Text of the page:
The overflow CSS property is used to control how content that exceeds the size of its container is displayed. It determines whether the content is clipped, displayed with scrollbars, or automatically expanded to fit the container.

The overflow property accepts four values:

  • visible: This is the default value. It allows content to overflow the container without any clipping or scrollbars, potentially extending beyond the container’s boundaries.
  • hidden: Content that exceeds the container’s dimensions is clipped and not visible. It is effectively hidden from view.
  • scroll: Scrollbars are added to the container, allowing users to scroll and view the overflowing content.
  • auto: This value is similar to scroll, but scrollbars are only displayed when the content exceeds the container’s dimensions. If the content fits within the container, no scrollbars are shown.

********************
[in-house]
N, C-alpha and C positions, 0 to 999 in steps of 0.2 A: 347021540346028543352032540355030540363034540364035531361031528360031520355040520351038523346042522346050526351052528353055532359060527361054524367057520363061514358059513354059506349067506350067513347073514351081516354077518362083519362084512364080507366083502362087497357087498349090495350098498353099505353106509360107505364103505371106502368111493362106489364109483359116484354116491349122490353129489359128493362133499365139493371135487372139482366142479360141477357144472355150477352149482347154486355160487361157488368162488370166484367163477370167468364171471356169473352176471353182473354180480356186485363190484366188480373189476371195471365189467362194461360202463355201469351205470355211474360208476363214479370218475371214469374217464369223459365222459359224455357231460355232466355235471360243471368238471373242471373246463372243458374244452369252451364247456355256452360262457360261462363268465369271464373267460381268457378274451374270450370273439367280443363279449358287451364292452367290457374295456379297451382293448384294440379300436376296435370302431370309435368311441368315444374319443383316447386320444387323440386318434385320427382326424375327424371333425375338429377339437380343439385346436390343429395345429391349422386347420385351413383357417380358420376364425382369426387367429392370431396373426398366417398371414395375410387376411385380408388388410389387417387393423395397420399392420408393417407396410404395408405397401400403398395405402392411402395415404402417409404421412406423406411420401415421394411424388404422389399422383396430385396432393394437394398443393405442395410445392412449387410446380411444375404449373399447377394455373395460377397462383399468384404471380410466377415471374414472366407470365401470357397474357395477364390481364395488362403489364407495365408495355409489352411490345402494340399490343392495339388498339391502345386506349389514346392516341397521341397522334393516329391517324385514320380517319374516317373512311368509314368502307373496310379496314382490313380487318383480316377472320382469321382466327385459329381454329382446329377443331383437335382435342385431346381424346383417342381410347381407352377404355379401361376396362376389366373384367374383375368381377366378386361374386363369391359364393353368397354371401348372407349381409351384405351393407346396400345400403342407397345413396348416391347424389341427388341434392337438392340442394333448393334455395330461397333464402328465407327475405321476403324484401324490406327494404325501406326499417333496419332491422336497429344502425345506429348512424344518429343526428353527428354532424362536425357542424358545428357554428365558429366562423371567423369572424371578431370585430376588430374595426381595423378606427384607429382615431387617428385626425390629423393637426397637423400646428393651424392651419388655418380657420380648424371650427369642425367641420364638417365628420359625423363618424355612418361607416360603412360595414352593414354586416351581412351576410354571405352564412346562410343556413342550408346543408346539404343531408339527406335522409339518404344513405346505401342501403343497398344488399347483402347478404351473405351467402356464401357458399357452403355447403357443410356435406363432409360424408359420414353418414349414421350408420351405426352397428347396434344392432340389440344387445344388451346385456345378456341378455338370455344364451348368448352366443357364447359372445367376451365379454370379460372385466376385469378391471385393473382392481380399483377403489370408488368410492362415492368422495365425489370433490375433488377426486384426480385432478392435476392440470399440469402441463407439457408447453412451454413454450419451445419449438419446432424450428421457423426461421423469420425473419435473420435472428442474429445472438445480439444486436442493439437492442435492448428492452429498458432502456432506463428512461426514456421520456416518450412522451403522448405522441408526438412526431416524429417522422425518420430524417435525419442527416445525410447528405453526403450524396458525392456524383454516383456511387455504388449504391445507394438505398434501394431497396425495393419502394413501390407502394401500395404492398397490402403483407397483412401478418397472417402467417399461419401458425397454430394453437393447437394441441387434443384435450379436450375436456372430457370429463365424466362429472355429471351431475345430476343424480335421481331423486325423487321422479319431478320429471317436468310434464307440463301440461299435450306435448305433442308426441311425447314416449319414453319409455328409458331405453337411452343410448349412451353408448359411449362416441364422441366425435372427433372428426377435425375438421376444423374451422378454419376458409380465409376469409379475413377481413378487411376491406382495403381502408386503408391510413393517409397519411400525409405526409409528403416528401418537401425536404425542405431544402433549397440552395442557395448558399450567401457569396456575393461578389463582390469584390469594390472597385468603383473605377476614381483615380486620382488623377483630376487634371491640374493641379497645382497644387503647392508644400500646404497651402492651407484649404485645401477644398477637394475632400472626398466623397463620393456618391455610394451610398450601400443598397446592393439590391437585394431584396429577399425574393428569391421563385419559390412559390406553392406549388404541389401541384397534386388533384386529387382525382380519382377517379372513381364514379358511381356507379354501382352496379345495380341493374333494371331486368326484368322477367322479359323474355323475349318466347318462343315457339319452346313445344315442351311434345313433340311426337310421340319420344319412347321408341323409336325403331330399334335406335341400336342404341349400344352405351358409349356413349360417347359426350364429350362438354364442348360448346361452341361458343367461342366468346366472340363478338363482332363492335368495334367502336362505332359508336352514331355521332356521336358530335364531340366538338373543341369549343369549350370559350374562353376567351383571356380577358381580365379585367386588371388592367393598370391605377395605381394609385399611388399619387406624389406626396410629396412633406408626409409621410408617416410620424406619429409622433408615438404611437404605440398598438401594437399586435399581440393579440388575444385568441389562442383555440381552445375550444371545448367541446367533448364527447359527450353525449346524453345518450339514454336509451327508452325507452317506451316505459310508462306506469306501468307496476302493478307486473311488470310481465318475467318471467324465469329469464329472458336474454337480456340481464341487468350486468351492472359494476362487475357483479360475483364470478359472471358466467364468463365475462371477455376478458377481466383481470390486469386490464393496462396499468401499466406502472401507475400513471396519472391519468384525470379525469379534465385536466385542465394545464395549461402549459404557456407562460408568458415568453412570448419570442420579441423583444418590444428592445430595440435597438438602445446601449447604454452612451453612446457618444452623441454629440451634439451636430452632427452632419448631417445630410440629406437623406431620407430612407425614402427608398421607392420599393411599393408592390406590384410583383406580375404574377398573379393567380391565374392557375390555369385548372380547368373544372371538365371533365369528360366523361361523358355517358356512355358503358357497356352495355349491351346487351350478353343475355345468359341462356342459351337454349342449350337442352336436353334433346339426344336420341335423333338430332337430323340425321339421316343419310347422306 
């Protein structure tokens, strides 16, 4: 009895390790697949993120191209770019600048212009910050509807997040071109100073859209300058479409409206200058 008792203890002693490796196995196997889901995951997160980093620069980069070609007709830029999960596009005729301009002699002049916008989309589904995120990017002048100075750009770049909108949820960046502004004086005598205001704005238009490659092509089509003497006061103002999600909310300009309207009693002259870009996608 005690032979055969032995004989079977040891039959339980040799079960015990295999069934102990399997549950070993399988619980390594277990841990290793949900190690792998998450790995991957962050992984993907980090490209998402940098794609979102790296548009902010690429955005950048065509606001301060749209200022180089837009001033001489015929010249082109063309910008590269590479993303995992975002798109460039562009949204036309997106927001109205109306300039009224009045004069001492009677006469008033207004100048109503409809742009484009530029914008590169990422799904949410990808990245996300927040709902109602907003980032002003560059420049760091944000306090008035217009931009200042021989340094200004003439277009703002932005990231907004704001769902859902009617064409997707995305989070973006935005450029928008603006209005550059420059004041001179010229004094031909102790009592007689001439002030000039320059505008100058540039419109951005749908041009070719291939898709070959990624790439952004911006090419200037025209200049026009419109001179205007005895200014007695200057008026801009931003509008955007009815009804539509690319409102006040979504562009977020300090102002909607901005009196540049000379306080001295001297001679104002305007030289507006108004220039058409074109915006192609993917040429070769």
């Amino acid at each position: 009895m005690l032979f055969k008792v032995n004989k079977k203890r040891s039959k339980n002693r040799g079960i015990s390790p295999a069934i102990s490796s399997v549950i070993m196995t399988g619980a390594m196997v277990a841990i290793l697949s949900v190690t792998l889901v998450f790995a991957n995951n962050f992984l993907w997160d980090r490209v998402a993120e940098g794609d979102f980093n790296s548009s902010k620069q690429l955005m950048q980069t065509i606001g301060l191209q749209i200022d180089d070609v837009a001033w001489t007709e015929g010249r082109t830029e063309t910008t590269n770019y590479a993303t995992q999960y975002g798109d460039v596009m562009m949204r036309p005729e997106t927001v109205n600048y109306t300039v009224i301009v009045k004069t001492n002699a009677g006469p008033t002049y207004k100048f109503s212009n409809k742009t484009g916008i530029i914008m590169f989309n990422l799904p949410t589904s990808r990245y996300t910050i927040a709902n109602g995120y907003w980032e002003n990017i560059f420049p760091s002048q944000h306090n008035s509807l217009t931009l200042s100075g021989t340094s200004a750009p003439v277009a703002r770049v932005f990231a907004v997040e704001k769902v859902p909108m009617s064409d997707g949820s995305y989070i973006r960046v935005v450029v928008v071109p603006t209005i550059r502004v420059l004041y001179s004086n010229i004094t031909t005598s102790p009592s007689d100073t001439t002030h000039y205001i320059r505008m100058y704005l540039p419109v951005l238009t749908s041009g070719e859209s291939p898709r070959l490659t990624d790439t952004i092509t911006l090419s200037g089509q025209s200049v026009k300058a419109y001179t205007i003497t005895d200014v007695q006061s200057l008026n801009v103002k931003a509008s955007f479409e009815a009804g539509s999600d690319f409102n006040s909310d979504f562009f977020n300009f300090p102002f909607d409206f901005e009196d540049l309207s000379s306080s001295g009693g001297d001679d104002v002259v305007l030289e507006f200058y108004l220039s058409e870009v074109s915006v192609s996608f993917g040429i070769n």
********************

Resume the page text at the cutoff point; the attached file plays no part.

Here’s an example:

.container {
  overflow: scroll;

In this example, the .container class sets the overflow property to scroll, which adds scrollbars to the container when the content exceeds its dimensions.

You can choose the appropriate overflow value based on your design requirements. By using hidden, you can hide overflowing content and maintain a clean layout. With scroll or auto, you can allow users to scroll and view the entire content even when it exceeds the container’s boundaries.

The overflow property is helpful when dealing with content that extends beyond the available space, providing control over how the overflow is handled and ensuring a consistent user experience.